What can be done about a breach of contract if certain conditions were not stated?

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What can be done about a breach of contract if certain conditions were not stated?

I rented office from a large corporation for a 2 month term. After I signed my contract the sales manager sent me an email (unsolicited) stating that if I referred anyone to her, she would give me a $500 gift card. She was fully aware that any colleagues I would refer to her would also only sign a short-term lease (I am a medical school student and am using the office for a study space to prepare for board exams). Since that time I have referred 2 colleagues, 1 of whom has signed another short-term lease. Yesterday I inquired about the timeframe for receiving the gift card and was advised that I was not eligible since my colleague had only signed a short-term lease. Is the original email legally binding and what should my next step be?

Asked on June 4, 2015 under Business Law, Nevada

Answers:

SJZ, Member, New York Bar / FreeAdvice Contributing Attorney

Answered 6 years ago | Contributor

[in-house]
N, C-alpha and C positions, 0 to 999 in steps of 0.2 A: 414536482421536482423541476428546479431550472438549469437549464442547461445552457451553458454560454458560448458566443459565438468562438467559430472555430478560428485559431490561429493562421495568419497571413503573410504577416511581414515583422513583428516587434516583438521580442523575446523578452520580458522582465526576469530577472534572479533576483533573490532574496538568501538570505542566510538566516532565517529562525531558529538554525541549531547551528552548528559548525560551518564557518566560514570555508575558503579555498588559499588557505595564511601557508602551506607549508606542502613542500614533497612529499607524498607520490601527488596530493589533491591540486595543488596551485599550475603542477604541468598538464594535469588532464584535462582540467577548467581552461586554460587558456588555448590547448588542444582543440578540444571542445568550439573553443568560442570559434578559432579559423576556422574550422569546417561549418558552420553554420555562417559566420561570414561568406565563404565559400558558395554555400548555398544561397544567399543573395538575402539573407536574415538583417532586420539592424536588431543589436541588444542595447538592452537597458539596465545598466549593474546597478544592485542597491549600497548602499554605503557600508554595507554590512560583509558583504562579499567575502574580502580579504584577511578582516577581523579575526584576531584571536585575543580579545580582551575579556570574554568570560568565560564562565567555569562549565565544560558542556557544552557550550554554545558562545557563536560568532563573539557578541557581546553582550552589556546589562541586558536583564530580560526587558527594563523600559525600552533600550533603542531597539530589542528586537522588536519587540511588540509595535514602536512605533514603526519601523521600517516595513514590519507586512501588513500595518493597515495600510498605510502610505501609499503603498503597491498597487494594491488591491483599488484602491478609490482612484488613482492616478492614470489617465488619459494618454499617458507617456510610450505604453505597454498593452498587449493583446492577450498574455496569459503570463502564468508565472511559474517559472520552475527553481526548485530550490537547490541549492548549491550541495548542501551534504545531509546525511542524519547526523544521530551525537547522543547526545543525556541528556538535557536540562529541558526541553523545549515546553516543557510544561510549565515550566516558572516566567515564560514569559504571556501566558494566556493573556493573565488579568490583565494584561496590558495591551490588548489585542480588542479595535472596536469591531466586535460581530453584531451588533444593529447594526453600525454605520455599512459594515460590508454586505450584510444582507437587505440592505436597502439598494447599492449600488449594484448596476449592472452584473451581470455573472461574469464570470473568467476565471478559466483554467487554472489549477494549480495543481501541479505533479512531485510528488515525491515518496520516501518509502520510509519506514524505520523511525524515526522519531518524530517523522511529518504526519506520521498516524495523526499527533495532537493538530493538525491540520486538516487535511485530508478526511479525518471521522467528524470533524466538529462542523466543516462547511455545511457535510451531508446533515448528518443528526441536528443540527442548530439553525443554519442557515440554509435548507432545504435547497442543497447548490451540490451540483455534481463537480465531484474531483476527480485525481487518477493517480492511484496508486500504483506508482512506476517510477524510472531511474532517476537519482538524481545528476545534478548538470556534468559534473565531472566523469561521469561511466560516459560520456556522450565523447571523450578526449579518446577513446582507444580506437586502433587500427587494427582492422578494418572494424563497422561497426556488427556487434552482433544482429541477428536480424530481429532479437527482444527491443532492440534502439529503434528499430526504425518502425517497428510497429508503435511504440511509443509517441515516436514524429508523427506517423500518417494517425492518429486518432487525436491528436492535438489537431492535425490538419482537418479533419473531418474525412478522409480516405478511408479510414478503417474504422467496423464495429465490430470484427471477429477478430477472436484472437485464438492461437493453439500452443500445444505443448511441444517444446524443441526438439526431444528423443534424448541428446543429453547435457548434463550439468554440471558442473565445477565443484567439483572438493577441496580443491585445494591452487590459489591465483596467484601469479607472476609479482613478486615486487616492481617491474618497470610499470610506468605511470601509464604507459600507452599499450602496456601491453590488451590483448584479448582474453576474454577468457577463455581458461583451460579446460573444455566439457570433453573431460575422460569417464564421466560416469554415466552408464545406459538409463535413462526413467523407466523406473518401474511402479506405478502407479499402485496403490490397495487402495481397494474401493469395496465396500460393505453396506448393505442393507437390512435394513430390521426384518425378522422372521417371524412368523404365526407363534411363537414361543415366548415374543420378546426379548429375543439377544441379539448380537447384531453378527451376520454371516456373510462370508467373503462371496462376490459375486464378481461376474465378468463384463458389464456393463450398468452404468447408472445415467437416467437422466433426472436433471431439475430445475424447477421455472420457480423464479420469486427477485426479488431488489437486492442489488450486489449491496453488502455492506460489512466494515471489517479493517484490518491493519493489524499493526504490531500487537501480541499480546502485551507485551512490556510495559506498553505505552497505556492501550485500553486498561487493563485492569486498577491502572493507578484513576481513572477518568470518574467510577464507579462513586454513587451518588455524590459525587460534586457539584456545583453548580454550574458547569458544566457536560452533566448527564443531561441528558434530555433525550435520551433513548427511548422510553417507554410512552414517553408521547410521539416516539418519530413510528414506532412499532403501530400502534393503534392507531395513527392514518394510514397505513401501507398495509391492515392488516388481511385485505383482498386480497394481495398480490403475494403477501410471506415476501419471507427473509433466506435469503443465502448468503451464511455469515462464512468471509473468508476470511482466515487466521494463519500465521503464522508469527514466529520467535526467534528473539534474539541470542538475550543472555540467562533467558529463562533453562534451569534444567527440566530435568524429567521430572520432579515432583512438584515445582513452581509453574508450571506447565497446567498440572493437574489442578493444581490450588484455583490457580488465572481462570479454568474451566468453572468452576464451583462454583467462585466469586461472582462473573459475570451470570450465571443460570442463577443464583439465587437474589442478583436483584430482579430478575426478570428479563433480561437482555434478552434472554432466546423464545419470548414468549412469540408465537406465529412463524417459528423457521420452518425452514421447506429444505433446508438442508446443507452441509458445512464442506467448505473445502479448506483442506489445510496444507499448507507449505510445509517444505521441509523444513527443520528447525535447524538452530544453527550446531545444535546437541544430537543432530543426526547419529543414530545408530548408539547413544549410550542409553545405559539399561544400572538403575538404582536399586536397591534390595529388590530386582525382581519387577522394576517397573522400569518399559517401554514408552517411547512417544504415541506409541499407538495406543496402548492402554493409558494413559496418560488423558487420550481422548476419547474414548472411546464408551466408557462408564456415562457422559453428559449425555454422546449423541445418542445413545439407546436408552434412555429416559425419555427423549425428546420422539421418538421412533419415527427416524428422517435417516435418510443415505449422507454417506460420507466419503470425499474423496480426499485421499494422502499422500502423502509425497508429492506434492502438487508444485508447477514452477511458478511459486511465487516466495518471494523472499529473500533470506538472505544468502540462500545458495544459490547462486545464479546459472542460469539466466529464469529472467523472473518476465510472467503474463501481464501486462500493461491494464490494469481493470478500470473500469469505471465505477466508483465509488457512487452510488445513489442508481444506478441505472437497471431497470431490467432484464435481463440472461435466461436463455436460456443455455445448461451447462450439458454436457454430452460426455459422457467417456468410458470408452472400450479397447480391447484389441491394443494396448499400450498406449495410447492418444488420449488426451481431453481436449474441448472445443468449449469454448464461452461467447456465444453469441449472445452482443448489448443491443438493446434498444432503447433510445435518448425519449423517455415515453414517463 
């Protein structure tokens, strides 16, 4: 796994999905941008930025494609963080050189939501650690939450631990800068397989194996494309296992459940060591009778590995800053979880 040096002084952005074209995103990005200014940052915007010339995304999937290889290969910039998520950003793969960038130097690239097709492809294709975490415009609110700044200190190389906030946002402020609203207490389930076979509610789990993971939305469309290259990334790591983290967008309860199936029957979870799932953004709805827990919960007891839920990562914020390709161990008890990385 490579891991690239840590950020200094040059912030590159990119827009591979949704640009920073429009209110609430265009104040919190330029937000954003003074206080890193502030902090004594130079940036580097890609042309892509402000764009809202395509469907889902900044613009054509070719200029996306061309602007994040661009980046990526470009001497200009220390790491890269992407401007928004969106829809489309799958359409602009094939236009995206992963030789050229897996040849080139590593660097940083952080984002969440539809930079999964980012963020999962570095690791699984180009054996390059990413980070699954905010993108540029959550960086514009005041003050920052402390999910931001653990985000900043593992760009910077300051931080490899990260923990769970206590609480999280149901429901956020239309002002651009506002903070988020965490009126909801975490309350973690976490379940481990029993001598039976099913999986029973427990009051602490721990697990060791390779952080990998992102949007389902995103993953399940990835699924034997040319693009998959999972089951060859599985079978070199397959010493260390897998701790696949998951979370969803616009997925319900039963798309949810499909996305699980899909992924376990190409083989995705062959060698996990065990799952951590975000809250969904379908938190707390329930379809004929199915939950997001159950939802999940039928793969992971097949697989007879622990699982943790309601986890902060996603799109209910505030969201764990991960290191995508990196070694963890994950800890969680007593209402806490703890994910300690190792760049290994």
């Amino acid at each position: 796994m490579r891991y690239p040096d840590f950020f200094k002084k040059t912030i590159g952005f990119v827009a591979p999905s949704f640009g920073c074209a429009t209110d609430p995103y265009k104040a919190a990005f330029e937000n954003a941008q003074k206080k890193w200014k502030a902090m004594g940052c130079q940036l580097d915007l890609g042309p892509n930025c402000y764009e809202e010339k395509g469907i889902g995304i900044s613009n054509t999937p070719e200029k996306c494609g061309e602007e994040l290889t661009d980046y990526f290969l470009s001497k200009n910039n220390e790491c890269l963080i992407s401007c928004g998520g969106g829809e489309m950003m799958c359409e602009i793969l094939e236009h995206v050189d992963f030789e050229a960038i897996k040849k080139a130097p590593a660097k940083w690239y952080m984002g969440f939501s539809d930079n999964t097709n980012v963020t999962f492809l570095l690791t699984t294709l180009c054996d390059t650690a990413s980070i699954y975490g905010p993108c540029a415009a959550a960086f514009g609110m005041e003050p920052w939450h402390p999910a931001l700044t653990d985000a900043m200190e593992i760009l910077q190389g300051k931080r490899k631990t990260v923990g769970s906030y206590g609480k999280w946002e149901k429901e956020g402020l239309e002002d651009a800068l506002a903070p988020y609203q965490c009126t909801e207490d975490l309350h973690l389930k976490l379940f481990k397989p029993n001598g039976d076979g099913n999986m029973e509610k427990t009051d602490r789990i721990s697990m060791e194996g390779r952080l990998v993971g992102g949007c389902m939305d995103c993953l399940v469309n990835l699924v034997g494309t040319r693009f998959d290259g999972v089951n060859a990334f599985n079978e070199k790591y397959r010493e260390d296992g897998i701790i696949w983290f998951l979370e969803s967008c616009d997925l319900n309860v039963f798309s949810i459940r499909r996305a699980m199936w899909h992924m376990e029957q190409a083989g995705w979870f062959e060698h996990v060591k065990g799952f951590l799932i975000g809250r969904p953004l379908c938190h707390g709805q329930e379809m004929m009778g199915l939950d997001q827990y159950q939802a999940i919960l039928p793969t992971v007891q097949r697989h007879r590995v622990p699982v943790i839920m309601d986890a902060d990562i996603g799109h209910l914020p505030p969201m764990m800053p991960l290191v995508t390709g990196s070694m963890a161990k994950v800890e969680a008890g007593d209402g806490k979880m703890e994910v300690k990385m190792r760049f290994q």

Yes, the original email would be enforceable, since it constituted a contract: an agreement that in exchange for referrals, you would receive a $500 gift card; since you fulfilled your obligation by making such a referal, she is obligated to provide the gift card. If the email did not qualify the length of lease needed to get a gift card, the length of lease is irrelevant--if she failed to specify an important term, that is her problem, not yours. However, while legally it would seem that the agreement is enforceable, to get the gift card if she will not voluntarily provide it, you would have to sue her in court, which has its own costs, in terms of both money and time; it may not be worthwhile trying to enforce the agreement.


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